It’s like anything else, there will always be people who are cheaper and people who are more experienced. You could get a film student to shoot your wedding, and he’s doing it practically for free — but twenty years from now, when you look back, maybe you’ll wish you’d hired the guy who remembered to film the wedding ring moment, and who knew how to position himself in the right place for the first dance, who could shoot it at the right angle.
Everyone has their price. Everyone is worth a certain value. I am very exact about what I charge and provide many examples to show what you’ll get. I’m not saying you should hire me, but it’s certainly worth hiring a person or service who can provide precisely what you need, at a fair price.
Should You Film Showreel Scenes From Scratch?
There are many services that do this badly. That is precisely why I was able to find a niche as a showreel creator. My background as a writer, director and editor; and my emphasis on fresh and unique content, it gave me an angle where I was able to do good work.
But I think you need to think very carefully before committing to a showreel from scratch.
Most of the well known services out there use material from films that have already been made (i.e. Shawshank Redemption, Closer, etc), or perhaps from plays. This is risky for many reasons.
Not so much because of copyright. I doubt Warner Brothers care what somebody is doing on a showreel — but creatively. If you try to do the Morgan Freeman role from Shawshank, you’re either imitating him, or trying to do your own thing. And really? You think you can do better than Morgan Freeman?
I think it is ESSENTIAL that you insist on ORIGINAL and UNIQUE content for your showreel. You want to work on material that has been written FOR YOU. That’s the only reason you should do a showreel from scratch; because someone or a service is genuinely interested in doing what is best for you.
Another problem with from-scratch-reels, is that they’re often filmed in film schools and studios; where nothing looks real. The sets look cheap, the background sound is hacked on; and you’re left with a pretty embarrassing scene. I won’t provide samples, because I think nearly every actor reading this will know exactly what I’m talking about.
The scenes in a showreel should feel like they come from real projects. Authenticity is such a key thing. I shoot showreel scenes in the same way and with the same care and attention that I would a comedy sketch or film project. If you get a showreel created, you need personal access to the director, you need to feel valued. You don’t just want to be shuffled onto a film set with a camera pointed at you.
So, should you get a showreel-from-scratch? Maybe. Look at different services. Find as many examples as you can and ask for references.
I’m sure there is much more I could say about showreels, but this is what came to mind at the particular time I say down to write this. If you have any questions, need any advice, or are interested in hiring my to work on your reel, you can email me at email@example.com or contact me on Twitter, @danieljohnsonuk
April 24, 2013
A friend said to me recently that she wished my showreel service was around when she started out as an actor, because it would have saved her having to do those 50 terrible short films that she did. I liked what she said, it fed my ego and it was something I would tell others in passing, as in, “my showreels are great and help you skip the nonsense!”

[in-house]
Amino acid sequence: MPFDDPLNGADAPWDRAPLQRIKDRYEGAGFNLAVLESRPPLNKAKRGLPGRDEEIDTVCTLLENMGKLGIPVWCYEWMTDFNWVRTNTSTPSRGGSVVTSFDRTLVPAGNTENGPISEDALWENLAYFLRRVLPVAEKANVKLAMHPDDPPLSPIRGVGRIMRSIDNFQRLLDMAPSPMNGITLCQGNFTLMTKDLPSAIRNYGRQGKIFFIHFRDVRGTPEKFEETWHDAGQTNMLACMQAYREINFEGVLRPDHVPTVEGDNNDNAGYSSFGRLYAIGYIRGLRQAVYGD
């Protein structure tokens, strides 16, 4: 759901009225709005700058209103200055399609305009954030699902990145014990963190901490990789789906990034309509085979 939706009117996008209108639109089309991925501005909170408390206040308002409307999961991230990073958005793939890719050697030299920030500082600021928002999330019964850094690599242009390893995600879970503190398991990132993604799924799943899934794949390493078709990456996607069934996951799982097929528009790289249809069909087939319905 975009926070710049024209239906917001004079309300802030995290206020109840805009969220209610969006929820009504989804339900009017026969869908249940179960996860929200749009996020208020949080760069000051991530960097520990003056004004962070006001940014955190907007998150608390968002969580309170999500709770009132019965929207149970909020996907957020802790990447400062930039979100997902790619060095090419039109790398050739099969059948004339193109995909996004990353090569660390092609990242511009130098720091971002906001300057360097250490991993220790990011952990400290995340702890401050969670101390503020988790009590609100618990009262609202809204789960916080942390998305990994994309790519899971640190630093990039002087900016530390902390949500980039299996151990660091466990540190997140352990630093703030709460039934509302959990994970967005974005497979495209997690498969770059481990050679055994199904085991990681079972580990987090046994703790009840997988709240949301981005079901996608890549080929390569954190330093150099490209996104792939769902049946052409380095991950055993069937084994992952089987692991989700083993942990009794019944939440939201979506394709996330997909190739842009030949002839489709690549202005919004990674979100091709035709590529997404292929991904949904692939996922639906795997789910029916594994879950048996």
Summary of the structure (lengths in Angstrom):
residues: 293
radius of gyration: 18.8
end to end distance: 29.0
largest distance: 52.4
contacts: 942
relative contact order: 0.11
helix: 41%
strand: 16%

But then this began to jar in my mind, because those 50 bad short films are important. You need the experience of being in awful student films that never end up seeing the light of day. You need films where the writing sucks, the directing sucks, and yes; even your acting sucks.
A showreel shouldn’t be about skipping the hard work. A showreel from scratch isn’t a miracle, it’s just one of the many tools at your disposal.
While many actors have been very successful with the aid of showreels I’ve created, many haven’t. They think that a showreel will propel them further ahead, but in truth, the main thing that propels you ahead is experience, and attitude. You’re not entitled to work or opportunities as an artist. They tend to come along five years later than you expected, after you’ve paid your dues in so many more challenging ways than you expected.
I do a lot of acting showreels for performers who are fresh out of drama school, and I maintain that it’s a great tool – a perfect opportunity to show people who you are and what you’re about. In this hyper-competitive industry, where literally hundreds if not thousands of actors are chasing the same openings as you — a reel is an integral part of setting you apart.
A showreel I created in April 2013 for actress Laura Doyle.
There are many misconceptions about what a showreel-from-scratch is. This is probably because it’s a relatively new art. In fact, I may be the very first person to ever call in an art. For most, it’s the hacking together of a few scenes to make a reel. But for me, a reel is something very important for the actors involved and the writer/director, and there are many ways in which they can go wrong.
Some actors, mindful that they’re paying, and that it’s to show their talents; they feel the need to oversaturate the screen with themselves. More dialogue, more close-ups, less shots of the other actor. I understand these ideas and have, sometimes, bended to please the actors; but I believe it’s the wrong approach, because it’s ultimately false.
The key thing is to serve the scene. To serve the reel. To show you as an actor and artist in the most truthful and honest way possible. That will involve reaction shots of the other actor, and yes, even keeping their dialogue in. And while close-ups are indeed important, they are also just one of the many tools. There are times when a close-up can tell the story or help show us the character, but the same can be said for a wide shot, or a close up of a picture frame.